Ongoing blogalog

Here is John Henry’s opening.

Here is my response.

Here is John Henry’s most recent.


No need to apologize or explain. There’s nothing wrong with sharing an honest opinion with someone – or even advancing that opinion publicly. (What one might call “proselytizing.”) I agree with Penn Jillette that not disagreeing with someone whose beliefs you see as hurtful is, ultimately, less kind than keeping your mouth shut or sugarcoating your disagreements to the point of meaninglessness. You told me that I can do better than to be a Christian, and I realize that it was kindly meant, and appreciate your saying so. I also recognize the distinction between condemning a person’s beliefs or actions and hating or looking down on that person. (What one might call loving the sinner and hating the sin – a phenomenon every parent is familiar with.) I think we’re off to a pretty good start simply because we see eye-to-eye on those things already. 

I’d also like to address something that you’ve brought up a number of times: burden of proof. Stating that the burden of proof is on me because I believe in God and you don’t is a little hard to swallow. In any honest conversation, the burden of proof is on the person attempting to convince the other, and in a two-way conversation like this, the burden of supporting our assertions is on both of us. If your goal is to convince me to become an atheist, probably the worst argument you can use is “Atheism is true unless you can prove it wrong.” Certainly you will continue to believe it is true unless you can be given a good reason to think otherwise, but that isn’t an argument, and it won’t get you very far if your goal is to convince me (or any other theist.)

I’ve decided to avoid “fisking” your response, and stick with a more traditional letter format because I think it makes our discussion more like an actual conversation, and because I’m trying to avoid getting lost in petty digressions. (Well, okay, in that respect it makes our blogalog very unlike many actual conversations I’ve had.) As strong as your and my feelings about the crusades or Stalin’s purges may be, they’re entire topics in their own right, and we won’t have a fruitful conversation about theism if we keep chasing things like that down their own individual rabbit holes.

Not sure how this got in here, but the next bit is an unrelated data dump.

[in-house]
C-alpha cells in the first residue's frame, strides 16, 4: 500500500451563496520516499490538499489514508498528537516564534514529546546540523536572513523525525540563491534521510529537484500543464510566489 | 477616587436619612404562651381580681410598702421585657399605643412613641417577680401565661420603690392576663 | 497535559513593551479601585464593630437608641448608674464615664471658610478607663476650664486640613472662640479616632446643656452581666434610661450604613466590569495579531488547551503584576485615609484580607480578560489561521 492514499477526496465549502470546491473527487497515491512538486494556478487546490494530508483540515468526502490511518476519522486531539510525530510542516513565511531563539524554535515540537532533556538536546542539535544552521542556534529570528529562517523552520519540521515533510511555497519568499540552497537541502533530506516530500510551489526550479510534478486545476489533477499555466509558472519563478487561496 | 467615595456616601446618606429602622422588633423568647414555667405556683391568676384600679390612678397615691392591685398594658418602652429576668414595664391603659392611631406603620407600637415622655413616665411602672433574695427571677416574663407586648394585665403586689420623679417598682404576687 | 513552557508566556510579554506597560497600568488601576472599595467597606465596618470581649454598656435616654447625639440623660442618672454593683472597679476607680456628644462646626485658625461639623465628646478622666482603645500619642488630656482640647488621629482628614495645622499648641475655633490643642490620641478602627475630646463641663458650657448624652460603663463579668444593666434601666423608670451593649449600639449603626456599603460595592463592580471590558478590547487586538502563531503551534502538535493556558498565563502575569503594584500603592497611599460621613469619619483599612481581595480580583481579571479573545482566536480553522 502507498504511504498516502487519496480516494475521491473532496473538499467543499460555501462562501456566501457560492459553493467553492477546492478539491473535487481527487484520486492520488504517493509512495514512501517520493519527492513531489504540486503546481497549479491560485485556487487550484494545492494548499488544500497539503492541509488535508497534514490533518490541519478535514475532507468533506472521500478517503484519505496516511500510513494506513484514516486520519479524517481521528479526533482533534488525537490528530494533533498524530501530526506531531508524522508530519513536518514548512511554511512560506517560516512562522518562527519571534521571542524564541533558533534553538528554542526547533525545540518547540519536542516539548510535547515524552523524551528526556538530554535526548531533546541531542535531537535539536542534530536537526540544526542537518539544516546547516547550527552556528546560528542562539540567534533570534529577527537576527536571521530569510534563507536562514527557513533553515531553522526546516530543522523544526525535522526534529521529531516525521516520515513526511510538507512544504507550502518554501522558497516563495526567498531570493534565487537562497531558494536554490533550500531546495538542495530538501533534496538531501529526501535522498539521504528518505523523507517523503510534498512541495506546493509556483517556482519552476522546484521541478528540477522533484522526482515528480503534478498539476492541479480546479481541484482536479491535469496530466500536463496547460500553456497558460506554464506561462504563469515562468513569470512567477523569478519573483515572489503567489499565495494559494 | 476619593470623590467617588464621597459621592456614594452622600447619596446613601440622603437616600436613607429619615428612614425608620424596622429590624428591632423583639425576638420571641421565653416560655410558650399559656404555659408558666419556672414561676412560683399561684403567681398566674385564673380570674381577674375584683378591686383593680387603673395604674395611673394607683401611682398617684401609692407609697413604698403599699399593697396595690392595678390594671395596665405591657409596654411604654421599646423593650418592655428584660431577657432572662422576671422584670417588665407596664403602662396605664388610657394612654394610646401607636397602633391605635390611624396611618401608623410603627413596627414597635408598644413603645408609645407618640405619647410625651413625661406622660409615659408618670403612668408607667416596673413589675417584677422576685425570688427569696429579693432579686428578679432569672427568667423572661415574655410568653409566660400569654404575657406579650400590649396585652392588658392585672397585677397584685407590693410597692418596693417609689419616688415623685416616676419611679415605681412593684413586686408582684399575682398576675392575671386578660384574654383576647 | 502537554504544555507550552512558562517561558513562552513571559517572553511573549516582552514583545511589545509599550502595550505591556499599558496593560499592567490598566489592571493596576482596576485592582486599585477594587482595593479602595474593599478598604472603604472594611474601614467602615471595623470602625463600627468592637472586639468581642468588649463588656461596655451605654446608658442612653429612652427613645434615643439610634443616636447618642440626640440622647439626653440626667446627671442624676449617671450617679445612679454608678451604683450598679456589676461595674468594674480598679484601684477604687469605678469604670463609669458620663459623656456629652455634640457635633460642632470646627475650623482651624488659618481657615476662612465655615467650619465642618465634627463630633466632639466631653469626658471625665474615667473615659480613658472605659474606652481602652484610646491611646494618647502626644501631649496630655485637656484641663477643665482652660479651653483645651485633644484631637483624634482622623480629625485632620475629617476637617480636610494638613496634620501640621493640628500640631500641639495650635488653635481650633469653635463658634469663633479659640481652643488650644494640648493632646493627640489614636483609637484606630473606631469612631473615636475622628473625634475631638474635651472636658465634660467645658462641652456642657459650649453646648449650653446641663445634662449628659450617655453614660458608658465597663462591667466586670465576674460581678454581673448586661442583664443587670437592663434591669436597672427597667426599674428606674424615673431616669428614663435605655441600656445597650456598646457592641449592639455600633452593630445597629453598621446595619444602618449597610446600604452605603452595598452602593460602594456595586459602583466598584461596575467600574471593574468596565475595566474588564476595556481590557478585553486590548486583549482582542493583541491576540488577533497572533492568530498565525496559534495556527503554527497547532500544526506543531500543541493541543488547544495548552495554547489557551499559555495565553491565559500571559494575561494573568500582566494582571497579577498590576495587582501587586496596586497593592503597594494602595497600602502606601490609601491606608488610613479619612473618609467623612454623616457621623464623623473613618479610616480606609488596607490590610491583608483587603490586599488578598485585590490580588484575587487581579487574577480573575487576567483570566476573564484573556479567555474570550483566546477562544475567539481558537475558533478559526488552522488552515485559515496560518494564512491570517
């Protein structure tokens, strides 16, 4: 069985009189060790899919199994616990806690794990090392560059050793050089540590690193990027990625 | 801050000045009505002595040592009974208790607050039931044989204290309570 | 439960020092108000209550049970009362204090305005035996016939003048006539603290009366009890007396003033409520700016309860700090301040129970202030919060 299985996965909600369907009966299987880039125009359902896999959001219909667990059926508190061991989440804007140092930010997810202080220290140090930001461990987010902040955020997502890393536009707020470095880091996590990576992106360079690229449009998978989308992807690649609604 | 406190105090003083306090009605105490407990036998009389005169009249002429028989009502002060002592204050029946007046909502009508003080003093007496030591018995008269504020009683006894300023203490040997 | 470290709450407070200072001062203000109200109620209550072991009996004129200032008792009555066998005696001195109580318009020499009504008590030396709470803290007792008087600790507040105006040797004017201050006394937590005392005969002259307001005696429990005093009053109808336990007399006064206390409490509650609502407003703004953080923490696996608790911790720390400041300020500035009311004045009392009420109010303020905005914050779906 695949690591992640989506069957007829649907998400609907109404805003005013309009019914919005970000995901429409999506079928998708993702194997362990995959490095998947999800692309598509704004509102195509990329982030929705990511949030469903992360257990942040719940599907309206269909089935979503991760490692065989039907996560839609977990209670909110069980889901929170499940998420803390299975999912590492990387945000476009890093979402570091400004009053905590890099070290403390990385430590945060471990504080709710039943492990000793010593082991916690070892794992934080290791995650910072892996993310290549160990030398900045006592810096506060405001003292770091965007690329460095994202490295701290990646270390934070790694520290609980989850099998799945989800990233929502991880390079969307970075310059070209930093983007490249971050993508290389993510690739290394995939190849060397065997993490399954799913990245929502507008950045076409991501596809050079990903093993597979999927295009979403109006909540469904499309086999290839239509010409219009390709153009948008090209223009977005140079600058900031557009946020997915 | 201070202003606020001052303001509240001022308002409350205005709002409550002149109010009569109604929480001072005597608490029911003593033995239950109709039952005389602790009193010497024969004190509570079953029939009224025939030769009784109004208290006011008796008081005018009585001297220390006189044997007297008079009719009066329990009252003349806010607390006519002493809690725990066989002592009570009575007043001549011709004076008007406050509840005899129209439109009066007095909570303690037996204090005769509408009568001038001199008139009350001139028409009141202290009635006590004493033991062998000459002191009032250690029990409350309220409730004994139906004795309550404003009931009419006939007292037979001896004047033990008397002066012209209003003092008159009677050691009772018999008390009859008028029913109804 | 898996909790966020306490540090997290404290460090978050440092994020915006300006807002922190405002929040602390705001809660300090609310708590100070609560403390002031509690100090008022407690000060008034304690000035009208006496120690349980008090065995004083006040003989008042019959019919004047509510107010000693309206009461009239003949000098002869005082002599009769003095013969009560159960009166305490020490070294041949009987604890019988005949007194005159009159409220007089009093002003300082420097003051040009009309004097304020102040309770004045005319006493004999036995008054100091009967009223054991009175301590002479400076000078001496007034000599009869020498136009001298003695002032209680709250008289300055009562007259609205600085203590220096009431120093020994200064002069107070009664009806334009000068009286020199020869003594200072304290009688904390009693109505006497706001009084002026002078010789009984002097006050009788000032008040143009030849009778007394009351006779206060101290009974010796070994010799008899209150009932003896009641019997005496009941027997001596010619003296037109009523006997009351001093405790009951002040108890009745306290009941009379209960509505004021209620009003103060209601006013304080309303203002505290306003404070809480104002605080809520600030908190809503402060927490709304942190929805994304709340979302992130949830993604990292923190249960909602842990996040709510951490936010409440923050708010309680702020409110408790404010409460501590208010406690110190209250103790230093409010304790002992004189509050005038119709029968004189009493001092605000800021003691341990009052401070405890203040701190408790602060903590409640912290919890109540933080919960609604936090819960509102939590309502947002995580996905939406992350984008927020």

When I asked you to define God, it was as a prelude to another question about God. It seemed helpful to me to know where you are coming from so that I could respond to what you really mean, rather than just what I assume you mean. Part of that, in a discussion about God, is knowing what you mean when you use the word “God.” That way we don’t wind up arguing about the existence of a horned mammal when one of us is talking about unicorns and the other about rhinoceroses.

But since you asked that I be the one to define God, I will start by defining God as the first cause of the universe (or multiverse, if you’re one of those string-theory folks.) We can decide whether we disagree as to whether such a thing exists, and perhaps move on from there.